Ultra. Going to the extreme, achieving something ‘beyond’; in this case, a traditional marathon. It is so far beyond most people’s running horizon that it can feel like stepping off a precipice.
Yet more and more of us are taking this leap of faith. I gave in to the allure of the ultra-marathon distance in autumn, when I signed up to take part in Endurancelife CTS Northumberland Ultra. After three months of focussed training, I ran further than I had ever done and into ‘ultra’ race glory. (Ok, so I completed it, albeit rather slowly).
Preparing for an ultra takes your race training into a whole new space/time continuum, so I had plenty of time to reflect on the business of running an ultra.
Because most ultras generally take place away from tarmac, no course is straight, predictable (boring?) – or comparable. Then there’s the distance. I’ve completed a race of 35.5 miles along a pretty flat coastline. Can I really compare this with 200km non-stop across mountains? Not really. Perhaps I haven’t completed an ultra after all? And this is the next thing I’ve learnt…
Whichever ultra you do, there’ll be another that it is more hard core. Accept that. Suck it up. You’re entering a world where you’ll likely forever wonder if you’re an ultra-runner yet. The fact you are on this road probably means you get your kicks seeing how long you can push yourself for, rather than chasing ever faster PBs. At what point is far enough, well, far enough for you and your body? It’s a slippery slope indeed.
Every race is different. It follows that so is every training plan. The only consistent factor is the need to run for an inordinate amount of time. Do you choose hours ran instead of weekly mileage as a measure of progress? Do you run close to full race distance in one day and risk injury or play it safe and cover the same mileage across two consecutive days? Everyone has a different opinion. My conclusion? There will always be people running more or less miles than you. You just need to cast your net wide for advice, find out what works for you and stick to your groove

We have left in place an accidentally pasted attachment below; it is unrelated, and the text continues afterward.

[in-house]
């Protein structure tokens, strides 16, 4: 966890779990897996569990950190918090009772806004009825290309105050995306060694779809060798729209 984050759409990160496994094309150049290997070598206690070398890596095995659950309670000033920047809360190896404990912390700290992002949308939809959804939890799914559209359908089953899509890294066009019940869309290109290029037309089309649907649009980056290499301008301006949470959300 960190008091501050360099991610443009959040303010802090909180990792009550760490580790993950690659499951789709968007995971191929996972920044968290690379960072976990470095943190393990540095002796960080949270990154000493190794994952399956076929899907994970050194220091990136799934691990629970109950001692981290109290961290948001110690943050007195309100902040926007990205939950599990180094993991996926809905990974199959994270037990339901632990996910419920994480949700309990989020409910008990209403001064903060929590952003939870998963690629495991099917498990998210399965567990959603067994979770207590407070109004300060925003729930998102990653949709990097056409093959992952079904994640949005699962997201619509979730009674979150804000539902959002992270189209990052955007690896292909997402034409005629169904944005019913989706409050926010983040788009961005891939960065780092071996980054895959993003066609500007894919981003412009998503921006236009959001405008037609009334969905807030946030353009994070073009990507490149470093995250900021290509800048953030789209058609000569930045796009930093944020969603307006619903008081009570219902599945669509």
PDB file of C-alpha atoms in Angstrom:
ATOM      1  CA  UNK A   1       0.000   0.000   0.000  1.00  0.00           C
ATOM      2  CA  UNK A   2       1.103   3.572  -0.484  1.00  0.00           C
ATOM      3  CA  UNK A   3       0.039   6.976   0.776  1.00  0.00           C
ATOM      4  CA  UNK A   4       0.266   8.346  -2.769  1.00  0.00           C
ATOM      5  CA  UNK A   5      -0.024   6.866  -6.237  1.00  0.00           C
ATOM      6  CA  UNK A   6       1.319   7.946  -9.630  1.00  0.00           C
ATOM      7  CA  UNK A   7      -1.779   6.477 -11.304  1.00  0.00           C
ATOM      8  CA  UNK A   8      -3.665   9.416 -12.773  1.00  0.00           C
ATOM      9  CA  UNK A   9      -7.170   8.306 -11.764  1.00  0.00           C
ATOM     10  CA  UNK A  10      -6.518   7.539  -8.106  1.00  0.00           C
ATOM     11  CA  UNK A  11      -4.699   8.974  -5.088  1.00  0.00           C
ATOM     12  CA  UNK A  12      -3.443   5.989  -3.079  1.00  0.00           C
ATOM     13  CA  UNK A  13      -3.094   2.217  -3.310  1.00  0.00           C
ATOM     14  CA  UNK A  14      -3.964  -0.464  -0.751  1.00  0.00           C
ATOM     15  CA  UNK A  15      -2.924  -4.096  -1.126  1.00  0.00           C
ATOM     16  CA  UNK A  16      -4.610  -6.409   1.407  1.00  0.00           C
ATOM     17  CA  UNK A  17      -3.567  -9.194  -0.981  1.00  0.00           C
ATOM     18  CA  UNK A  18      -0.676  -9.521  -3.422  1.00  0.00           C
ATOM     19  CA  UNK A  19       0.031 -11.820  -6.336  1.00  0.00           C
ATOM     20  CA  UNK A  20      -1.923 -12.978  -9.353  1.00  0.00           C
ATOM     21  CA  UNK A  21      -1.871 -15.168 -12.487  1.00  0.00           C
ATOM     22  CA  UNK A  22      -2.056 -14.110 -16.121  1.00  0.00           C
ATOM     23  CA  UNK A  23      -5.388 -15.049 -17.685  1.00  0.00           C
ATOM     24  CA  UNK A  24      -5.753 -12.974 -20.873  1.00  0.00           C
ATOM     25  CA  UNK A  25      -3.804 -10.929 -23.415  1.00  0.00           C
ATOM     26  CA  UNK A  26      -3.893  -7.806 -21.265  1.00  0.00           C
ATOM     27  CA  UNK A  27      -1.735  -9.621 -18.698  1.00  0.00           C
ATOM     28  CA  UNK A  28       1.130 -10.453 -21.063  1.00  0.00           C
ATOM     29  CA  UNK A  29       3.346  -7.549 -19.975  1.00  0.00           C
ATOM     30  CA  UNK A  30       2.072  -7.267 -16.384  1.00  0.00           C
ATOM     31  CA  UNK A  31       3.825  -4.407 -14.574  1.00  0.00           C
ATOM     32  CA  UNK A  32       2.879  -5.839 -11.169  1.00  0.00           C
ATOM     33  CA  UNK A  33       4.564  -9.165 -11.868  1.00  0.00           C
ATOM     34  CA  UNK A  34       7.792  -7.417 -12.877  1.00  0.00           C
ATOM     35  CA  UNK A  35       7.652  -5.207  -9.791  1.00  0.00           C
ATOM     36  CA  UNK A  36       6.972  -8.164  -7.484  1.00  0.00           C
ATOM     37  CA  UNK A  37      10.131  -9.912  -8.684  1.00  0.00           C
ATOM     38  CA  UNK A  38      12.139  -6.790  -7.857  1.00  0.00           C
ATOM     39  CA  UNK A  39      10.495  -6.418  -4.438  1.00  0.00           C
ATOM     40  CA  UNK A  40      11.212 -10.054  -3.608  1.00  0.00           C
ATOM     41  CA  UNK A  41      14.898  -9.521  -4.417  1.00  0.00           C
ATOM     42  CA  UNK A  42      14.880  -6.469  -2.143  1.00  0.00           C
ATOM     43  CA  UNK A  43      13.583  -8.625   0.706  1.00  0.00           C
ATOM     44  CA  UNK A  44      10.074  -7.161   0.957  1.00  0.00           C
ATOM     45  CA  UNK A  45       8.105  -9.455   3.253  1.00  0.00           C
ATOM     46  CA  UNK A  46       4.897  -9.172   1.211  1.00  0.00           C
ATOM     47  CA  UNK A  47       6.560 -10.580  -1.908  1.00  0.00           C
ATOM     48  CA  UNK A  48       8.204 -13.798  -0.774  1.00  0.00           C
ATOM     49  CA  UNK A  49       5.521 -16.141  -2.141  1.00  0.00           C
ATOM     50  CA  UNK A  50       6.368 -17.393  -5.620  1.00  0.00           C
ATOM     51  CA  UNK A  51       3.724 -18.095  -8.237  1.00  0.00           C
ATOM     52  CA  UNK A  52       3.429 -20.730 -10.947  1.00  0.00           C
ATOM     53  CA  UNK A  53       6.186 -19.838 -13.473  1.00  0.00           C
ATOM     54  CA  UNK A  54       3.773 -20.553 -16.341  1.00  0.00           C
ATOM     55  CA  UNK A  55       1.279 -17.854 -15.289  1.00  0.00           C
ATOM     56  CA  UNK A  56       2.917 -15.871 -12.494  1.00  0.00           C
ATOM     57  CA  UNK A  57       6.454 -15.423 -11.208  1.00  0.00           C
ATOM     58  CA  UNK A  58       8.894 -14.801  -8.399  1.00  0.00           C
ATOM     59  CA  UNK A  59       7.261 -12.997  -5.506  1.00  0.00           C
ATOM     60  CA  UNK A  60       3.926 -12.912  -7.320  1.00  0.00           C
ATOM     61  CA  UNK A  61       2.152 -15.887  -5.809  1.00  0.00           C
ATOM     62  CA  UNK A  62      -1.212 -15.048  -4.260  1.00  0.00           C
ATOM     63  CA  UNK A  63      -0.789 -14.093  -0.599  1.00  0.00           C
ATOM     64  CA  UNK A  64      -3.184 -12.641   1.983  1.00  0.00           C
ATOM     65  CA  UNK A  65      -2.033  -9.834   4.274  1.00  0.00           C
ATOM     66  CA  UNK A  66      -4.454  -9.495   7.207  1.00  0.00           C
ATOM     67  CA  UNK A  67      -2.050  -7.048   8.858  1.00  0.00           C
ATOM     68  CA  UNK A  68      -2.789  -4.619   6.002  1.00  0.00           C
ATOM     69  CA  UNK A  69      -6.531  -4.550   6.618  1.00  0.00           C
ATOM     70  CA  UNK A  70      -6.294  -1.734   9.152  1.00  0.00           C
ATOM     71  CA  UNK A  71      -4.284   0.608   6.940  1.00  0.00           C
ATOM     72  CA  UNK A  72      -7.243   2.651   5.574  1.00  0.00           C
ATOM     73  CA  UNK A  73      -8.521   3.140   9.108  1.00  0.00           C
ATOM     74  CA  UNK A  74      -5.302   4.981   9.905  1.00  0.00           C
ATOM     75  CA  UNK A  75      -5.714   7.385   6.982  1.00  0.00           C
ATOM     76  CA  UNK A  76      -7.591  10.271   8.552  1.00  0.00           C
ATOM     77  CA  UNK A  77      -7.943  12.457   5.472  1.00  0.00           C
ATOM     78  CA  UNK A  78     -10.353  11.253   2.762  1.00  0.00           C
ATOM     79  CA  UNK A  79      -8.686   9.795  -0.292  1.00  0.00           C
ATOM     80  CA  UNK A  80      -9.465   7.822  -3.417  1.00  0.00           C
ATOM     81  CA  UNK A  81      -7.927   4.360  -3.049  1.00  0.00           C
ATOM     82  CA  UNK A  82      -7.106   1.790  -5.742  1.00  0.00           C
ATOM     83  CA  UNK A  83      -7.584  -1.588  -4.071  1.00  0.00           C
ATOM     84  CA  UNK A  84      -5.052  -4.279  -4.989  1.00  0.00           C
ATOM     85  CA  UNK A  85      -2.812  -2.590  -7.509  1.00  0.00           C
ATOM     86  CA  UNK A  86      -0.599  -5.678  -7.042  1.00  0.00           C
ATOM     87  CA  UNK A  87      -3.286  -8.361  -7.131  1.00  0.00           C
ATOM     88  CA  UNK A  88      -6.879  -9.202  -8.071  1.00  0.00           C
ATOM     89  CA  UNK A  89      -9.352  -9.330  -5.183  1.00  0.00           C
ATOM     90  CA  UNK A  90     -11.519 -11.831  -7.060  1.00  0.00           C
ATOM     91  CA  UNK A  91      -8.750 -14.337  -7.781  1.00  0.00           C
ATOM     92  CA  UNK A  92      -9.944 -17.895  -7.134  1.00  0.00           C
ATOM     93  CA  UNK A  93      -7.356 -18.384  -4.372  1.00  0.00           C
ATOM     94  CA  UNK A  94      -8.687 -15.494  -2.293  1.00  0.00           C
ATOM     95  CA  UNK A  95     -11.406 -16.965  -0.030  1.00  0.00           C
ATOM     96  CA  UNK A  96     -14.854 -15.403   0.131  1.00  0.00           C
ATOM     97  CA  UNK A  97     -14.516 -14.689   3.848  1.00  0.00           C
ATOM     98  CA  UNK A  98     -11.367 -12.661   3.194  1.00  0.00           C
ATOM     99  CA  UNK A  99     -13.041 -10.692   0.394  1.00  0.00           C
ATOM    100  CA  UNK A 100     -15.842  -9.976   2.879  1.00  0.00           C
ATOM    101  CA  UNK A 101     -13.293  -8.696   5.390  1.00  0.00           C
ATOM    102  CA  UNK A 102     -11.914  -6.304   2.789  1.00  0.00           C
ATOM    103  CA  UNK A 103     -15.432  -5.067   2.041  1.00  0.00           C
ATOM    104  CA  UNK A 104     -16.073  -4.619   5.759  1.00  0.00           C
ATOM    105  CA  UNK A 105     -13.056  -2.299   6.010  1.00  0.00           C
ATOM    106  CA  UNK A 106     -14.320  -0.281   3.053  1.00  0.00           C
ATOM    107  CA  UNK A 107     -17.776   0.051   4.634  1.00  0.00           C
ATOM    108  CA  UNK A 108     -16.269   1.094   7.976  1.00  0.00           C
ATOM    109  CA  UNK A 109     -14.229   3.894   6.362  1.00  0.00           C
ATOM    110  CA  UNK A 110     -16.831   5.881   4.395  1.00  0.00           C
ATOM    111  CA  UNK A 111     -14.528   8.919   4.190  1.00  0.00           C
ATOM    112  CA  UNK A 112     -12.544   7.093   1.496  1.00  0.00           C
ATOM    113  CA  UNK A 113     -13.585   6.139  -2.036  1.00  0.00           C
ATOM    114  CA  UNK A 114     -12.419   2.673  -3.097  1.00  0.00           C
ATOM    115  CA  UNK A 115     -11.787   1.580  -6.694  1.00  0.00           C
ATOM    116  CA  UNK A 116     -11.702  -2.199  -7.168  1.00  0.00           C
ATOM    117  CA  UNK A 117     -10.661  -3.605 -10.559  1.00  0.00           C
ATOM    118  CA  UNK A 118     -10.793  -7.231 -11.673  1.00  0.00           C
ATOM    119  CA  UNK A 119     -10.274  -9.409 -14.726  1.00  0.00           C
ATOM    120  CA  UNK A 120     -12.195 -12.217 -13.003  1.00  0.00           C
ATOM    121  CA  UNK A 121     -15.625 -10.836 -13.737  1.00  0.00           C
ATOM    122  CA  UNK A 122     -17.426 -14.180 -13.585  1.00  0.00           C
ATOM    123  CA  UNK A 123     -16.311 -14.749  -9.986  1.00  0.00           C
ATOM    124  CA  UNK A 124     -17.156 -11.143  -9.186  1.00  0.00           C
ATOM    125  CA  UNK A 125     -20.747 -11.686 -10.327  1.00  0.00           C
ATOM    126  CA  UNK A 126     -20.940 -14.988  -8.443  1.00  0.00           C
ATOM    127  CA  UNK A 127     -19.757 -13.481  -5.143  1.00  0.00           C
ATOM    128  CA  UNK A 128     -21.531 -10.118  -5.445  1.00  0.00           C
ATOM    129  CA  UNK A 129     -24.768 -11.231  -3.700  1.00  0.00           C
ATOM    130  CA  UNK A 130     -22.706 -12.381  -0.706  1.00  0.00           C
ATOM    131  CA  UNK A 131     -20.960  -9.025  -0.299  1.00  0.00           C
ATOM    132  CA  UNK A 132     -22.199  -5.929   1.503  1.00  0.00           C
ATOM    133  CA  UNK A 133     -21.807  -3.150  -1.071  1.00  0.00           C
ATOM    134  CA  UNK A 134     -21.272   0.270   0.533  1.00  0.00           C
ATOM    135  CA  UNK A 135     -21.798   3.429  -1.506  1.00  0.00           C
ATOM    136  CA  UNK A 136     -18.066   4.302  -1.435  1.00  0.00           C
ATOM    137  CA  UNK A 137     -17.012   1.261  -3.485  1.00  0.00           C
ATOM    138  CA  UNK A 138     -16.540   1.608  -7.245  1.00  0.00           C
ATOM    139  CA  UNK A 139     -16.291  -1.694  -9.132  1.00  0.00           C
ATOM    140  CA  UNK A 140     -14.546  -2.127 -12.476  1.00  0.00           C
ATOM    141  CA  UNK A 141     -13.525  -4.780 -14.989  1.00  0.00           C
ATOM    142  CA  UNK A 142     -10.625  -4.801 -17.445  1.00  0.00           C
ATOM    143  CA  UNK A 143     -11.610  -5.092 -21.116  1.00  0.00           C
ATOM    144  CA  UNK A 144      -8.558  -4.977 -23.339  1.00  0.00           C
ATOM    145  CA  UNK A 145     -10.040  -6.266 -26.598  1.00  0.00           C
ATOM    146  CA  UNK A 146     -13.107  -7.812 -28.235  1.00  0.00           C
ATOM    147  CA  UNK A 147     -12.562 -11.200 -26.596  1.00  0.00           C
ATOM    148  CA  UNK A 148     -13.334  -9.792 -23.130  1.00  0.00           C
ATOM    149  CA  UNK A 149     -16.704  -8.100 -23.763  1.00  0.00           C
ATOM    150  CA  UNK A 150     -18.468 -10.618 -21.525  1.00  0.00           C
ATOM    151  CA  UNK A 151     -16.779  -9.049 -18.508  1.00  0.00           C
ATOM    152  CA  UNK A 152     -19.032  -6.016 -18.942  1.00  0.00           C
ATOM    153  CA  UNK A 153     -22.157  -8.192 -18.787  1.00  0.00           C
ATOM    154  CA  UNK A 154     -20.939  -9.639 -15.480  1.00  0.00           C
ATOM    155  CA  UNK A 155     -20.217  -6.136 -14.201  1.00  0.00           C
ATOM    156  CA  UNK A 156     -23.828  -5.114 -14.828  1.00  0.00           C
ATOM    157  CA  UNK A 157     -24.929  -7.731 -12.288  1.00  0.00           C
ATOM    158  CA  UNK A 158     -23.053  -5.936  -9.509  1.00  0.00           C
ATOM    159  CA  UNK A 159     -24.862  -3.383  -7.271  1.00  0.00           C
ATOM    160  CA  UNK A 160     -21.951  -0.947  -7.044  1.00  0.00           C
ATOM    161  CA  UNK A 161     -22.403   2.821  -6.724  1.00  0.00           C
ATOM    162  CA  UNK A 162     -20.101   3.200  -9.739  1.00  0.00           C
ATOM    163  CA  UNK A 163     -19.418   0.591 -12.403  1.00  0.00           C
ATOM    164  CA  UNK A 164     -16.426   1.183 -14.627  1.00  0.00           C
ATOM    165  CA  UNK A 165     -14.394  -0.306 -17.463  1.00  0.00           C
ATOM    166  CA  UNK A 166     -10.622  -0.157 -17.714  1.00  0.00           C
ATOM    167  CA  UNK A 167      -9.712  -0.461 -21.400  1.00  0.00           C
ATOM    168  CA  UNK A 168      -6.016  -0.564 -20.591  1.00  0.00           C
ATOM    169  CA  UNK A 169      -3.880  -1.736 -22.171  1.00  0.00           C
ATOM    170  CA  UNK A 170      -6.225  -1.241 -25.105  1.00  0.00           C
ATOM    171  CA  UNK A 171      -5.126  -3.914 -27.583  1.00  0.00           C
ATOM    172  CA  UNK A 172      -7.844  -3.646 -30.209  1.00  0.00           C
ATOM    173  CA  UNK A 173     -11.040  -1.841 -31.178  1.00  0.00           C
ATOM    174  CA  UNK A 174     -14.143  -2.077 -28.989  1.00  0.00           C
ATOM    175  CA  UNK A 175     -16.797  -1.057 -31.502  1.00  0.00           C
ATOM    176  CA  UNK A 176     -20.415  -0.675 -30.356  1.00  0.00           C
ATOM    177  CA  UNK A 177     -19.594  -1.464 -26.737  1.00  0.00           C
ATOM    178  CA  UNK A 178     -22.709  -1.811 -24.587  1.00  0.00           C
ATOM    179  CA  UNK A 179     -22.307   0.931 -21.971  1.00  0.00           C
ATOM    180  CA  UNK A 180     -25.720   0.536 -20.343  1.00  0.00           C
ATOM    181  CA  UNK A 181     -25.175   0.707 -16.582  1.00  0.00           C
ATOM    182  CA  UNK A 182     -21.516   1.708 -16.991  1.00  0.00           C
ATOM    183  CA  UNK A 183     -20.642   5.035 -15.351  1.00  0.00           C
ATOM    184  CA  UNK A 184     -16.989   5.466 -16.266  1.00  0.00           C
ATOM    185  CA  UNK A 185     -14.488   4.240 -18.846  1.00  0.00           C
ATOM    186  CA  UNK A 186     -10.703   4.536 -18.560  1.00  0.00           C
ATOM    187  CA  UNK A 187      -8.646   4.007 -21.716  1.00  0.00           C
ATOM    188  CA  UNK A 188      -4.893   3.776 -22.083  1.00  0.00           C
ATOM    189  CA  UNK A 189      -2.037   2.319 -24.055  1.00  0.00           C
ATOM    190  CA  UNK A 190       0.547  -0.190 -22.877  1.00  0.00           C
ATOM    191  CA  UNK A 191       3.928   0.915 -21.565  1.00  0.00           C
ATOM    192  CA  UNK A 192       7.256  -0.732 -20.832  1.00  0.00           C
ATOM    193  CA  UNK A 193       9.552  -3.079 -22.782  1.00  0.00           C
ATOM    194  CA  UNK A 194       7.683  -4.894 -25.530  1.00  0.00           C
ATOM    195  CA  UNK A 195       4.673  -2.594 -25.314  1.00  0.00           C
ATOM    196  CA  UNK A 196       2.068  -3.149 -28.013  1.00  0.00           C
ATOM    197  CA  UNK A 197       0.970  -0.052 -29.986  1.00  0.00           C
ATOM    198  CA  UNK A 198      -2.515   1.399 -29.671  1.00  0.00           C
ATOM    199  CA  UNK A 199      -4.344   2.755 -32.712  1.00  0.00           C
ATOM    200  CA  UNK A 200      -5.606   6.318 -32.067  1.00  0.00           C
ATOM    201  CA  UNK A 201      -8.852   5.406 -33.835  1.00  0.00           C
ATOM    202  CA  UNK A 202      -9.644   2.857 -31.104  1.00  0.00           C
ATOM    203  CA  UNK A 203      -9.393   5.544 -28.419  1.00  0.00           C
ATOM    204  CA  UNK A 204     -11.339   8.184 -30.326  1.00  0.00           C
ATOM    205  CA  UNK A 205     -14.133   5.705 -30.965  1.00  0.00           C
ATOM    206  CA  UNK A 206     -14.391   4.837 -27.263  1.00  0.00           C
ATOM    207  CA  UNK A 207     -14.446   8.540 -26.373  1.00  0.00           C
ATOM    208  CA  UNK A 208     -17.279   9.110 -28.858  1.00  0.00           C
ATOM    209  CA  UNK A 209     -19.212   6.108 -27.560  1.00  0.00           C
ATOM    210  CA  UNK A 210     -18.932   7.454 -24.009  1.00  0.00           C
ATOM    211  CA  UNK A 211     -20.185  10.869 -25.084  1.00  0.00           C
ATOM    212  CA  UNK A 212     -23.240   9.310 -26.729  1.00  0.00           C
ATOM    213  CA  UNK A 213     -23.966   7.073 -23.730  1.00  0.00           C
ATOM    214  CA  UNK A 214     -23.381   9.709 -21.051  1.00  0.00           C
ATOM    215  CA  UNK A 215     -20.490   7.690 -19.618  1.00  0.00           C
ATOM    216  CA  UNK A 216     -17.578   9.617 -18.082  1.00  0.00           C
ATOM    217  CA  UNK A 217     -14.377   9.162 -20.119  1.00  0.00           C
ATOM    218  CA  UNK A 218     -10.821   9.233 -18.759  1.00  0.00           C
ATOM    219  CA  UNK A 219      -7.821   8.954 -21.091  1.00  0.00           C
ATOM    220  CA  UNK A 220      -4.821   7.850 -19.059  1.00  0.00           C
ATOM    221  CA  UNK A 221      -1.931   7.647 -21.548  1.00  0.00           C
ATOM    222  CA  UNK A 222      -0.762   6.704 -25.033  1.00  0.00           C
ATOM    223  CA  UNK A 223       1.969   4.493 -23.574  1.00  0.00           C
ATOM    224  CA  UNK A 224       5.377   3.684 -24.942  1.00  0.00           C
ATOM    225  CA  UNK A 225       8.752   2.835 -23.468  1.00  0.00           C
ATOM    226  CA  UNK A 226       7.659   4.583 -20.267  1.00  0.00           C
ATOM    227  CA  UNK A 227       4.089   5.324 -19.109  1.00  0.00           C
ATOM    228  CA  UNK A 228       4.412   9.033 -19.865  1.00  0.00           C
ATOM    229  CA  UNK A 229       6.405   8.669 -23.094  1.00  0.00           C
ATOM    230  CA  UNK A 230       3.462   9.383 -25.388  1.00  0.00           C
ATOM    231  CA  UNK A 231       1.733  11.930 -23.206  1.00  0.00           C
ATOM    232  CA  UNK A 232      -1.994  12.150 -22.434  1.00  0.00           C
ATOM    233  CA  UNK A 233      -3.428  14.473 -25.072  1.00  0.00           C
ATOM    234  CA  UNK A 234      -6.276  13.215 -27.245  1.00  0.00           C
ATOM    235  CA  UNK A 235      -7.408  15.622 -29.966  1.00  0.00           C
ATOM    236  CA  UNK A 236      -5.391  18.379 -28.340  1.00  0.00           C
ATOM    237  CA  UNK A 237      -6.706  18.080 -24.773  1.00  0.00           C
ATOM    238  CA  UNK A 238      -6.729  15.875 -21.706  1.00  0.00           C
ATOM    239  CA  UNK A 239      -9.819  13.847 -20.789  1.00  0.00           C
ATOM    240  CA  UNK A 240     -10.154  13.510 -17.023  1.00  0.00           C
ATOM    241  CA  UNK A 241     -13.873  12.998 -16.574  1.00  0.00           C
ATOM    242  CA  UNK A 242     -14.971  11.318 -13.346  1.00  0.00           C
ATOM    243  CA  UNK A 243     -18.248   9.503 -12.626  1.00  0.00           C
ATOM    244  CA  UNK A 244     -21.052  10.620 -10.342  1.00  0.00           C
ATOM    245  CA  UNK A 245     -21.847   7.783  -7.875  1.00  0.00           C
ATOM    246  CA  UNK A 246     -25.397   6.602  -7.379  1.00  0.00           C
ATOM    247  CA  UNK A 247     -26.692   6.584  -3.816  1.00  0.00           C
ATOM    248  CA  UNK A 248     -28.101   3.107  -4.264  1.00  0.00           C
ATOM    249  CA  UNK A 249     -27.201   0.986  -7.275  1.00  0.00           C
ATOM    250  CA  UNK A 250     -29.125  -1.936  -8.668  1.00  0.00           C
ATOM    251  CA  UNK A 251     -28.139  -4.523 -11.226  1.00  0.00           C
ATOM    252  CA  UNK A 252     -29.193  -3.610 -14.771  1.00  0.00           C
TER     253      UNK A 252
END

The sweet side of ultra-training is that you can eat real food. No, I don’t just mean in the pub afterwards. I mean you can stuff your bag or vest with flapjack, salted nuts, sandwiches – what you like – to snack on during your run. Gels are great when pace is everything and you need to mainline energy into your system. But try sticking too many down your gullet and you realise literally how rubbish they can be. Boy, it was a revelation that I could reward myself with natural, slow-release food that lifted my spirits as well as my energy levels.
I had to groan when a friend lent me a training book with this title and then reminded me of the mantra at the start of the race. If it really is relentless then why would we do it? It’s sort of true though. At some point on any long run it is going to feel relentless. It’s only by facing up to this and getting through hard graft of the most tedious kind that most challenges are accomplished.
Ok, if you’re one of those near the front of the field it is a race. But for the rest of us, ultras are the ability to hold your nerve enough to run at a toe-curlingly slow pace, set through an honest appraisal of how fast you can (really) expect to run that distance without burnout. Incidentally, I love the fact that you are allowed to walk (on hills) and stop (while refuelling), so long as you practise getting started again. Be warned though. Sometimes you may wake in cold sweats at night worried you’ll never, ever run fast again.
Long training hours mean you get to spend a lot of time stuck in your own head. This can, at turns, feel fantastically enlightening and mentally exhausting. No wonder ultra-runners’ books are big on philosophy. Alternatively, you can try to skip this bit by running with friends or turning up the music or podcast.
In conclusion, ultras aren’t just about the big-ass Badwaters. I’m no athlete, I’m not fast. I just love running in amazing places. If you feel the same, don’t be intimidated. There is an ultra-race out there for you. Just make sure you pack the right amounts of grit, determination and training for the ride.
Lisa completed the Endurancelife Coastal Trail Series Northumberland Ultra on 27 February 2016. The race also includes 10k, half and full marathon options. In her opinion, it’s a great introductory ultra. She got to the start line through the help and support of fellow runners at Derwent Valley Running Club, based in Rowlands Gill, Gateshead.